Friday, May 28, 2010

Sometimes you just gotta vent

Today I found despair. Or perhaps I should say that despair found me, as I can honestly say I don't remember going out to look for this or anything.

I've always know, intellectually, that the project of "living green and saving the world" is in essence a total bullshit job. I know this partially because we've made a cock-up of the whole job of taking care of our planet and I'm dubious it even can recover. And partially because even if it could recover, it would take actual and genuine *gasp* effort on our parts, and probably a willingness to give up most of our God-Given Western Lifestyle, and well, call me crazy, but I'm just not seeing that on the horizon. We'll stop sucking oil & coal down with a straw when it's pried from our cold, dead hands (which, I rather suspect, is exactly what's going to happen). So I know this. Really. I'm not stupid, and I'm not pollyanna. I'm more pessimistic than just about anyone I personally know, and am probably in the running for Most Pessimistic Indiana (I've been barred from the "Doomer of the Year" award, since I've apparently turned pro). I don't think we're all going to die off, but I do think that we're not going to change our behavior until it is way, way too late and we have absolutely no choice left, and that will be the worst possible way to go about it imaginable.

But today I discovered that there is a difference between the simple intellectual knowledge that, really, we're fucked, and the cold, biting, clenching, gnawing despair that comes from actually feeling it. Today I really felt, for the very first time I think, just how totally impossible the project of changing the behavior of Americans will be. And it hurt. Physically. I almost got sick. Rage mixed with confusion just blew up inside me and then, just like a balloon, I totally deflated. I felt completely defeated. I don't remember knowing despair like that. I just sat and cried.

Ironically, perhaps, it was over something comparatively stupid--a triviality really. Certainly not something that will change the world, or even make a significant dent in our problems. It had nothing to do with the oil spill, or stalled climate bills in Congress, or anything that's actually important. Which is why I also feel really dumb having such a strong reaction to it--it was way out of proportion to the situation. But there was jack-all I could do about my reaction.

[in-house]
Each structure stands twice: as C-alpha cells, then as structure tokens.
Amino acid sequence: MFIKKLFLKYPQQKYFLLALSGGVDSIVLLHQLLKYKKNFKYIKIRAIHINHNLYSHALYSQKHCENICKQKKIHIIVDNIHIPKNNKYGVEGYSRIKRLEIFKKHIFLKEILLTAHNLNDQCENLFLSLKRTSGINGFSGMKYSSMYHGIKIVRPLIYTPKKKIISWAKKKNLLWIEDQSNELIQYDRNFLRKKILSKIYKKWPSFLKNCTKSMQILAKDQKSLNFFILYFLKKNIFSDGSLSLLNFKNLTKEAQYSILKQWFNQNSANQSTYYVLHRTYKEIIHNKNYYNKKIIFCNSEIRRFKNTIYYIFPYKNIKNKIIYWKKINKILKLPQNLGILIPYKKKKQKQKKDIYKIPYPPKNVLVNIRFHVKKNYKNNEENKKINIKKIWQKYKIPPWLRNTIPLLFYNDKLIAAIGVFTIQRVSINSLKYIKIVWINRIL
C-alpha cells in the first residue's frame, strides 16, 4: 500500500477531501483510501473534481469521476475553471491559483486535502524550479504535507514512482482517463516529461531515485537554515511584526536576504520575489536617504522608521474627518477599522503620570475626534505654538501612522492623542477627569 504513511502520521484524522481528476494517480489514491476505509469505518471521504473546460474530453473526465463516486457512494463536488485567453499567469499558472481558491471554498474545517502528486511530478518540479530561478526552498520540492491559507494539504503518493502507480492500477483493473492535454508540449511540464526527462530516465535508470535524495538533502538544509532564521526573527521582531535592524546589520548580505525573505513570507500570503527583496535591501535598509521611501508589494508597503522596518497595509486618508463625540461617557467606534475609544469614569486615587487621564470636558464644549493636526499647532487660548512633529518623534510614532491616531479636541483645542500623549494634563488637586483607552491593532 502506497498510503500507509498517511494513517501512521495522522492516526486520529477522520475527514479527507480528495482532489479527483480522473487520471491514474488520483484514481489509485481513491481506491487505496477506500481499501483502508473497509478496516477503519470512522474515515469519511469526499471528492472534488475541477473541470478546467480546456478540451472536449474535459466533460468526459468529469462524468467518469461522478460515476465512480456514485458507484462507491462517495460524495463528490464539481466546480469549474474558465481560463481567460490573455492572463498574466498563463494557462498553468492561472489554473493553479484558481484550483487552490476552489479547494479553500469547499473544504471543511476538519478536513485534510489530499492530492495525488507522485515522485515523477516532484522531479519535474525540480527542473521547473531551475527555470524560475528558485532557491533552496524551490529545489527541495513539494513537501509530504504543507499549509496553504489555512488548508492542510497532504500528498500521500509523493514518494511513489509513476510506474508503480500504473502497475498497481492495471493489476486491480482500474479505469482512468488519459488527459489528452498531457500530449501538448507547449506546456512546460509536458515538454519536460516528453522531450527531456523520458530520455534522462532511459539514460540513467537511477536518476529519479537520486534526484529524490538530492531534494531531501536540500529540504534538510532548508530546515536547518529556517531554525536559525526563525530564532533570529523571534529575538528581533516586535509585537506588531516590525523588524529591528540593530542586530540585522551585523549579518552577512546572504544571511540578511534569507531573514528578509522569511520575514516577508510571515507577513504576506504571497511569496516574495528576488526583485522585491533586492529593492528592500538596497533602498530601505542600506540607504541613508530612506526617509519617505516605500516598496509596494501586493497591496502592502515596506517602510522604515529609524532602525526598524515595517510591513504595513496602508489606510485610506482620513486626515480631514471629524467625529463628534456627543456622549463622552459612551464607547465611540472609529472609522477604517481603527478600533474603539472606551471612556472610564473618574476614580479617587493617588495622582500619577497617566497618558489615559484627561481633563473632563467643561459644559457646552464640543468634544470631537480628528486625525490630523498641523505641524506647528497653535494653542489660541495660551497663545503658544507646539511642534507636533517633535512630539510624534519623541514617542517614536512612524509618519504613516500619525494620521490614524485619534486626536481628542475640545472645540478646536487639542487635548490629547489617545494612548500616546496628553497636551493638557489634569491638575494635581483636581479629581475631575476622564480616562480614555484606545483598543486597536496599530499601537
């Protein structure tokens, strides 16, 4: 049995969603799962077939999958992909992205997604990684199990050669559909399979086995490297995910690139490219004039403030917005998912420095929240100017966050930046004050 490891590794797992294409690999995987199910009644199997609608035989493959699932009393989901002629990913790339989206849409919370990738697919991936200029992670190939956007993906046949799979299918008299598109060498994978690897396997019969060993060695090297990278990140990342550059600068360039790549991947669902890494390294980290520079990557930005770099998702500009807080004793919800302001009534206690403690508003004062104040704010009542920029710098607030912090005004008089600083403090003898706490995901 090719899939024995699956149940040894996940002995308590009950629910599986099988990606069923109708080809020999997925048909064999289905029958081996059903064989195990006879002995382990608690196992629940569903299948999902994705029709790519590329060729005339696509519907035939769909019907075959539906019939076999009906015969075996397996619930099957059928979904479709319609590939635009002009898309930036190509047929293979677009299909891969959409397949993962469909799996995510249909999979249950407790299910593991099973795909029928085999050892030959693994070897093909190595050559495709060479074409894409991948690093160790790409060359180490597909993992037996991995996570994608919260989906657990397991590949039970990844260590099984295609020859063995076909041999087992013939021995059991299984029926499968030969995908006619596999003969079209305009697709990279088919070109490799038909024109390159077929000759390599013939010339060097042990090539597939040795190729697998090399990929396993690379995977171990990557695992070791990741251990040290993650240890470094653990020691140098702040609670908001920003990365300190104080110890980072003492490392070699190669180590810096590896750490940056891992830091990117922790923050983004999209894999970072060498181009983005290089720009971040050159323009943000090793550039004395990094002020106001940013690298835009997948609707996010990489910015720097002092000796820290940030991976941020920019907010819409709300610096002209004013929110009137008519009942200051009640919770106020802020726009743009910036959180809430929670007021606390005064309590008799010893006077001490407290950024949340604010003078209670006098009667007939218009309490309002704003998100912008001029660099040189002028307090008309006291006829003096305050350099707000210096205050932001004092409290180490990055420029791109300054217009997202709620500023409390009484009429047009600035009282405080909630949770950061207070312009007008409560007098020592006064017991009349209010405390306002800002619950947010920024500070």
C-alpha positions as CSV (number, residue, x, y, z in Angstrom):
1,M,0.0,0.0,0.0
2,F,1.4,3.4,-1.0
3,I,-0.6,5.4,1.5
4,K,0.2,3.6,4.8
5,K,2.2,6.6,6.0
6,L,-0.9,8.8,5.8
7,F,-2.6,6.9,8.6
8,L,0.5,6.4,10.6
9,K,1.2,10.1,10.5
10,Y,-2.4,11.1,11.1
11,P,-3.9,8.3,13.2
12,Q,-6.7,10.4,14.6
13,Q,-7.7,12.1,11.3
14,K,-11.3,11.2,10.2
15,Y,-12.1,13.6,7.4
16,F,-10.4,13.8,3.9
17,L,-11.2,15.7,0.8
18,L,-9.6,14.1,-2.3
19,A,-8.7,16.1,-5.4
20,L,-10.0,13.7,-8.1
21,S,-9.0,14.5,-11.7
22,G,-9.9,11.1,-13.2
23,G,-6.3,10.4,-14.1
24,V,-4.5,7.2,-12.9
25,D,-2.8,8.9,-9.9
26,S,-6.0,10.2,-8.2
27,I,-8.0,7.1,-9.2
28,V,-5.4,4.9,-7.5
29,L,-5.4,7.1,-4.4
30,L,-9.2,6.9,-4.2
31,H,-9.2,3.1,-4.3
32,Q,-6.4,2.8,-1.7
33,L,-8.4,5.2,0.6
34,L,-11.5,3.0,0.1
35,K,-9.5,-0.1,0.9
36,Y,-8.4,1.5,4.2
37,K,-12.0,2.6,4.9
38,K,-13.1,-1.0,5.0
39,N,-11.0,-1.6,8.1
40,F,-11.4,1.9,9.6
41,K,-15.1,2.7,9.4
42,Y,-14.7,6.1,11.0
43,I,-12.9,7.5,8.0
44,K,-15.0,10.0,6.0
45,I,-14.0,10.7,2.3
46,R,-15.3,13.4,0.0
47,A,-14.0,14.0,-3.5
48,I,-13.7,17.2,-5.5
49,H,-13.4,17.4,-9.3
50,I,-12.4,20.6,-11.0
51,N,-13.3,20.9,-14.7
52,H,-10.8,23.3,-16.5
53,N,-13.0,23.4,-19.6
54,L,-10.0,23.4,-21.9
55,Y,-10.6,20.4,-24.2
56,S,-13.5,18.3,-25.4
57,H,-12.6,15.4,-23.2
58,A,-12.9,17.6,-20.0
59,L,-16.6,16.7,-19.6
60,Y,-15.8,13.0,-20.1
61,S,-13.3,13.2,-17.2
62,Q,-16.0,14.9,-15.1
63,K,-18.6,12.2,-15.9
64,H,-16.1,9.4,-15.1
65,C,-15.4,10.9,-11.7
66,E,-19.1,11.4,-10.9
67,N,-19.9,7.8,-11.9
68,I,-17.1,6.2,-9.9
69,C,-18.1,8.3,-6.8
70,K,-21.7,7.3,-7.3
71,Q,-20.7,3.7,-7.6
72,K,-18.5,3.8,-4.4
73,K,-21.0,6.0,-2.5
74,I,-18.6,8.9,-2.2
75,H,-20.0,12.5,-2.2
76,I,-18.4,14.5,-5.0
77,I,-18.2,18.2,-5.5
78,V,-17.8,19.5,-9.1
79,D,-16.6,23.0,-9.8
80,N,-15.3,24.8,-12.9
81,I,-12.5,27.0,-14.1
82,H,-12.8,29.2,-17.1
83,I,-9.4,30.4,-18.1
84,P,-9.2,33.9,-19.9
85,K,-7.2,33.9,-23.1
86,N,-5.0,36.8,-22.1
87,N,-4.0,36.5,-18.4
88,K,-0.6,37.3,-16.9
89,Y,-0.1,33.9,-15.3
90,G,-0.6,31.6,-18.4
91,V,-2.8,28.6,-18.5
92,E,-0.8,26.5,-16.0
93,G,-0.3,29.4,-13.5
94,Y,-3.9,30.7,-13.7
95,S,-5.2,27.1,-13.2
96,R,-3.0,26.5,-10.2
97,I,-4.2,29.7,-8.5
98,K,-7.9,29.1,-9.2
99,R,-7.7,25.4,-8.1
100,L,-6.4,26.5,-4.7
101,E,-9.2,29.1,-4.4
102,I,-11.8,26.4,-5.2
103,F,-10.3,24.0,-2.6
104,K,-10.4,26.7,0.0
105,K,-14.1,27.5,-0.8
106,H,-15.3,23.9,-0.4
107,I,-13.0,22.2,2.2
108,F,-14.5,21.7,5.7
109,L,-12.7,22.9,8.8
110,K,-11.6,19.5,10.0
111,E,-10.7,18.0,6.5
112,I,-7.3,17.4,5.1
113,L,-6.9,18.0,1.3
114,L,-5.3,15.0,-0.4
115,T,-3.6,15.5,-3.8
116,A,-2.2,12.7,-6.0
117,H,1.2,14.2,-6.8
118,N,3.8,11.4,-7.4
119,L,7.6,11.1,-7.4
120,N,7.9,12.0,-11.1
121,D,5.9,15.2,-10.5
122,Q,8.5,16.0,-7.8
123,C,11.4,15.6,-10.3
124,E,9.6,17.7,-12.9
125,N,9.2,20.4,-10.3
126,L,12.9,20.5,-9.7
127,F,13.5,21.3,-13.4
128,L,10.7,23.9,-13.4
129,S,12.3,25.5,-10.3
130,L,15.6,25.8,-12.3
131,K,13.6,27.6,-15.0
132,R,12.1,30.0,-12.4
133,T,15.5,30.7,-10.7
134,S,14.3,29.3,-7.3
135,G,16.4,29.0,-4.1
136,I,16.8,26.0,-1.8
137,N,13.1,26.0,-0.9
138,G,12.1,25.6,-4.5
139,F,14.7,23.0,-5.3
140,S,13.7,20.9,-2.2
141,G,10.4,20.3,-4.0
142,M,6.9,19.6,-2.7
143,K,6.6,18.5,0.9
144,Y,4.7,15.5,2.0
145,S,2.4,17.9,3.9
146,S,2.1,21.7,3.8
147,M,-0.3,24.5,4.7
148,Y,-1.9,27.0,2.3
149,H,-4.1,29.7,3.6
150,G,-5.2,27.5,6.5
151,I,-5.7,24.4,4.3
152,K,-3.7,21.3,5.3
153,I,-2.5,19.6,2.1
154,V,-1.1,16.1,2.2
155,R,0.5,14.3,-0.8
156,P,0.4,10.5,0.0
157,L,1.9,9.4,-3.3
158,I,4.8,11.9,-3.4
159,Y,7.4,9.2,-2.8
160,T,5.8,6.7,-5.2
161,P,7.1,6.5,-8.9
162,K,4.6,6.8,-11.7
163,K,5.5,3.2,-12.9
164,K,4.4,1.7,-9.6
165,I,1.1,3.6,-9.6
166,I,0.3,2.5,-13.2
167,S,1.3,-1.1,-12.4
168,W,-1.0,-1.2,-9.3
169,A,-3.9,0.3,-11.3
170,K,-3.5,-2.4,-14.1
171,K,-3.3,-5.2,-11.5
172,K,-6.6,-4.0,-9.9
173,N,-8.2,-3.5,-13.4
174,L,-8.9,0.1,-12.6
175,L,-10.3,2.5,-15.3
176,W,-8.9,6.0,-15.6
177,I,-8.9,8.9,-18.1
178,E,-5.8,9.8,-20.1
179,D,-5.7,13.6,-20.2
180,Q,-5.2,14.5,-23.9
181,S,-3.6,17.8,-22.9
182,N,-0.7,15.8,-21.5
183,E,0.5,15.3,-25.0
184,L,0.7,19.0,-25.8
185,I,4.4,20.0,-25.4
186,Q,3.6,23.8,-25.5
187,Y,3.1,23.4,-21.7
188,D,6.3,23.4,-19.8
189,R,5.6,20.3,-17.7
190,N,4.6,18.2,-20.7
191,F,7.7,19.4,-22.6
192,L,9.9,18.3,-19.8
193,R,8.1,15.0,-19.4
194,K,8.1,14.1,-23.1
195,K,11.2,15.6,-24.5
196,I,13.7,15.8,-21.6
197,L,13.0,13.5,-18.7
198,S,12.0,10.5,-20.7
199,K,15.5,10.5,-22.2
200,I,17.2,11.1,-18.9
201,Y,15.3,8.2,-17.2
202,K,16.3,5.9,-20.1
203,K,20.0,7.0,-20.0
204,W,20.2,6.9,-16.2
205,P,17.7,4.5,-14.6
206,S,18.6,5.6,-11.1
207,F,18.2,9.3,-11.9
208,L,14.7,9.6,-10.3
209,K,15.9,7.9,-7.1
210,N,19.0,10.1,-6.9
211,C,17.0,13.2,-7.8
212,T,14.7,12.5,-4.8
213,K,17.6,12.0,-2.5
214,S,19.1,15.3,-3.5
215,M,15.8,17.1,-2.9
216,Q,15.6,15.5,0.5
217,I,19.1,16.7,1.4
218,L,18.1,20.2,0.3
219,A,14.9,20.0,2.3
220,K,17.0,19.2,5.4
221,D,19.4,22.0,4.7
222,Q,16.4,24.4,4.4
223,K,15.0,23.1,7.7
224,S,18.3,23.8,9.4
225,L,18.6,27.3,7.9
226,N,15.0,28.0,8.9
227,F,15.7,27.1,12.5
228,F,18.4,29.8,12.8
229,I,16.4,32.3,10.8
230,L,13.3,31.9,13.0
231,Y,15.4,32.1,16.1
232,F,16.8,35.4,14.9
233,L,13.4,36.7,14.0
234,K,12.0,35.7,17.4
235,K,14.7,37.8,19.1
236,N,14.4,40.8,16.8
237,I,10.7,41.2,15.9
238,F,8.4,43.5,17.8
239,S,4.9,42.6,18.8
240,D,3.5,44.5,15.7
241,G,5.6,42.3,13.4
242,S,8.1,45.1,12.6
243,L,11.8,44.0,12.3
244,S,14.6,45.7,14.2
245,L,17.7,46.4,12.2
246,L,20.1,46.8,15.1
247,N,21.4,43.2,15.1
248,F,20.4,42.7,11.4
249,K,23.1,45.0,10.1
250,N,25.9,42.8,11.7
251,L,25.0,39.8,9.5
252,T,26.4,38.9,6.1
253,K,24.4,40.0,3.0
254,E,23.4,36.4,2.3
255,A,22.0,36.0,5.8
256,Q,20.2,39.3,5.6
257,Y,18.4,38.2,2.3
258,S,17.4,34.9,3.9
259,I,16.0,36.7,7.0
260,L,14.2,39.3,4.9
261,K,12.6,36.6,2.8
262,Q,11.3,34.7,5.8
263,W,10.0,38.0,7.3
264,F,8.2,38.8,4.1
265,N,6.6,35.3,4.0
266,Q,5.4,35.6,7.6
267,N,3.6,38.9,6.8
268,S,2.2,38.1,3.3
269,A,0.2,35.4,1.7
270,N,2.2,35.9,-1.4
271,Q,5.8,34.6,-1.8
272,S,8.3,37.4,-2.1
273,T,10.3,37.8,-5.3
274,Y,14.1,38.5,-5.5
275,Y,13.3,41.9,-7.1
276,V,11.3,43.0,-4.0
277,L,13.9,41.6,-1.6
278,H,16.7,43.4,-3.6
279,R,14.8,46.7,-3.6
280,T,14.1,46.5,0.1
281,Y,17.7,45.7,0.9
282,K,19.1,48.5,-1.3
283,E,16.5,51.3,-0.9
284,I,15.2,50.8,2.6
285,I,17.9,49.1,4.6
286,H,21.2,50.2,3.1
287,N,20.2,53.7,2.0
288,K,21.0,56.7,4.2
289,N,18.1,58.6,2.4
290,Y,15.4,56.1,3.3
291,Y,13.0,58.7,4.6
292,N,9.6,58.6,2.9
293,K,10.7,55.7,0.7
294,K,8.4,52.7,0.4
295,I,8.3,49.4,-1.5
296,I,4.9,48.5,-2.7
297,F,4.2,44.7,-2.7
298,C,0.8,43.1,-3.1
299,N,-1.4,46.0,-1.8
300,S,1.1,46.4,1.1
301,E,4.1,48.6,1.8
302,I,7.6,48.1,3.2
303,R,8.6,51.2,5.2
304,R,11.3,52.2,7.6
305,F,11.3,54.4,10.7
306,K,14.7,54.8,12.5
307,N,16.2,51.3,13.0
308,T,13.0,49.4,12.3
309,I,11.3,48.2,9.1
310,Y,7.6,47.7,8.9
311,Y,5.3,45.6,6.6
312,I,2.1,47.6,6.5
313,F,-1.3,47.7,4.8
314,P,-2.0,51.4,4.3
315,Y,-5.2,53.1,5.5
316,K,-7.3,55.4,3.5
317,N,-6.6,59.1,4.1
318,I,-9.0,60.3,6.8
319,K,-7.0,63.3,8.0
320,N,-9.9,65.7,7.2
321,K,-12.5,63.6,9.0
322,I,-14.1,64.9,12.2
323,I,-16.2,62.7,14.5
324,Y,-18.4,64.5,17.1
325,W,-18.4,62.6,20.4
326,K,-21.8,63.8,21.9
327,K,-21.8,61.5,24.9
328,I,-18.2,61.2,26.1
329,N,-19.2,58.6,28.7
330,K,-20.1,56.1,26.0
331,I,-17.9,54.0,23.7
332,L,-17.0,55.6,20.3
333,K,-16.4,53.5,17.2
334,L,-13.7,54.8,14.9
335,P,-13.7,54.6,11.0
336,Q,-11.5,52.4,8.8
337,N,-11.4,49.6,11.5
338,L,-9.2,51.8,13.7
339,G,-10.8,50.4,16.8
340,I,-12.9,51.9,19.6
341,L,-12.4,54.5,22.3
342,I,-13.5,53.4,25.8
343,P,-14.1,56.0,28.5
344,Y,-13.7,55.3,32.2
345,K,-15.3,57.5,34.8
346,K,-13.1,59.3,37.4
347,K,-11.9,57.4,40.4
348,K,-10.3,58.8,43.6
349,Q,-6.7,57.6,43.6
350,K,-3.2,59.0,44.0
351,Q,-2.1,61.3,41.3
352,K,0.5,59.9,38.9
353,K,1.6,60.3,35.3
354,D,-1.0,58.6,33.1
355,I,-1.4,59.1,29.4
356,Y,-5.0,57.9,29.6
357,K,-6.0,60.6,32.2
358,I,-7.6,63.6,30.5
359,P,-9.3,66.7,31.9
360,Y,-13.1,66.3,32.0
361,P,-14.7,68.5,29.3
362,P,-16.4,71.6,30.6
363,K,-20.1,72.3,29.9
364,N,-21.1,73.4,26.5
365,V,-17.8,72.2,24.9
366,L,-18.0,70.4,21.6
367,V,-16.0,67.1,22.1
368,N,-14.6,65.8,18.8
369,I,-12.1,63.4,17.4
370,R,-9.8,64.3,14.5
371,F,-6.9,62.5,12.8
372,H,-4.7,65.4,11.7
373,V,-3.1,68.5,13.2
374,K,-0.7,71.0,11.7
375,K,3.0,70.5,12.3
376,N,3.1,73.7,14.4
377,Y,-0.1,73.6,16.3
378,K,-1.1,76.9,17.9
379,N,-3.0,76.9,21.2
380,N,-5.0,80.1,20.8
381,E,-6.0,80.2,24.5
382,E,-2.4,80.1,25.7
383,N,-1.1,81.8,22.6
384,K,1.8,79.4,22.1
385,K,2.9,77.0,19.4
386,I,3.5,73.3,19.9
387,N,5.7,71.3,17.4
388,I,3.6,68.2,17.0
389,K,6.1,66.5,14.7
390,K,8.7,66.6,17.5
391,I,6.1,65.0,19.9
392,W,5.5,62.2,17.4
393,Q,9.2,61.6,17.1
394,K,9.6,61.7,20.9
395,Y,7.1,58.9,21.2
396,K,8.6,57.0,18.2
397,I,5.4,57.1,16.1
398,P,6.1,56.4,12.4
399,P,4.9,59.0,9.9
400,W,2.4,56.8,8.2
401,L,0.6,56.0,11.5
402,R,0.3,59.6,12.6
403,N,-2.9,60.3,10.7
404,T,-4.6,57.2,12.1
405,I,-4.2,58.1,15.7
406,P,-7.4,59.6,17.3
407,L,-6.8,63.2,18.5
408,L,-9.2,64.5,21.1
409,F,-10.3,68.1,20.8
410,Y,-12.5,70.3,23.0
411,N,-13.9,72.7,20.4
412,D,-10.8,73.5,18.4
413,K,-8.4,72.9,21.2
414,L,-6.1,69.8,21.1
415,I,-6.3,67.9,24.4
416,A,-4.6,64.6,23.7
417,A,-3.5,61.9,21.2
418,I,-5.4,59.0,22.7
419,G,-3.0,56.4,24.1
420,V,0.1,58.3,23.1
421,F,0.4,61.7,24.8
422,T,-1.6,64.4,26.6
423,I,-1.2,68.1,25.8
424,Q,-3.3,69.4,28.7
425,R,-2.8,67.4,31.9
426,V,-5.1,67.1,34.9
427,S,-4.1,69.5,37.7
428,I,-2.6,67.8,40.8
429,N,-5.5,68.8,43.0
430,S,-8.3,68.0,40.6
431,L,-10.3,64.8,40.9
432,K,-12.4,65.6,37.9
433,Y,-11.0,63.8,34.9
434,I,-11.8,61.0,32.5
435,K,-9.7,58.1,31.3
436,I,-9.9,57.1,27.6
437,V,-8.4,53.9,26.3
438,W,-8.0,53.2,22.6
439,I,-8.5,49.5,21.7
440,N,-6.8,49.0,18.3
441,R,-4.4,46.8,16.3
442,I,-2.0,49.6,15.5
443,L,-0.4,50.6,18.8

And no, I'm not giving out any details about the actual event, which is probably really frustrating to you readers, and for that I'm sorry. I've just got to vent, but the simple fact is, the specifics of the situation don't really matter. It could've happened at any time, with just about anyone, so I'm not going to single this event out. B'sides, I suspect that most folks who read this blog have either already had a moment like this, or perhaps will have one soon. When it hits you, right in the gut, just how hair-rippingly hopeless it all is. =(


  1. I hear you.

    My sweetie loves big epic movies where the heroeswin against all odds. It I occasionally hate them, for empathy of the dispair the folks must be feeling in the middle. Or even at the end - you think that because a miracle occurred or the cavalry arrived and you won an impossible battle, you have any chance of winning the war? He points out that it shows the value of fighting, even when you know you are going to lose, because it's the right thing to do,and at least you can die nobly.

    I'd rather plant a garden than die a warrior's death - but theses days, maybe it's the same thing...

  2. Yeah, but ....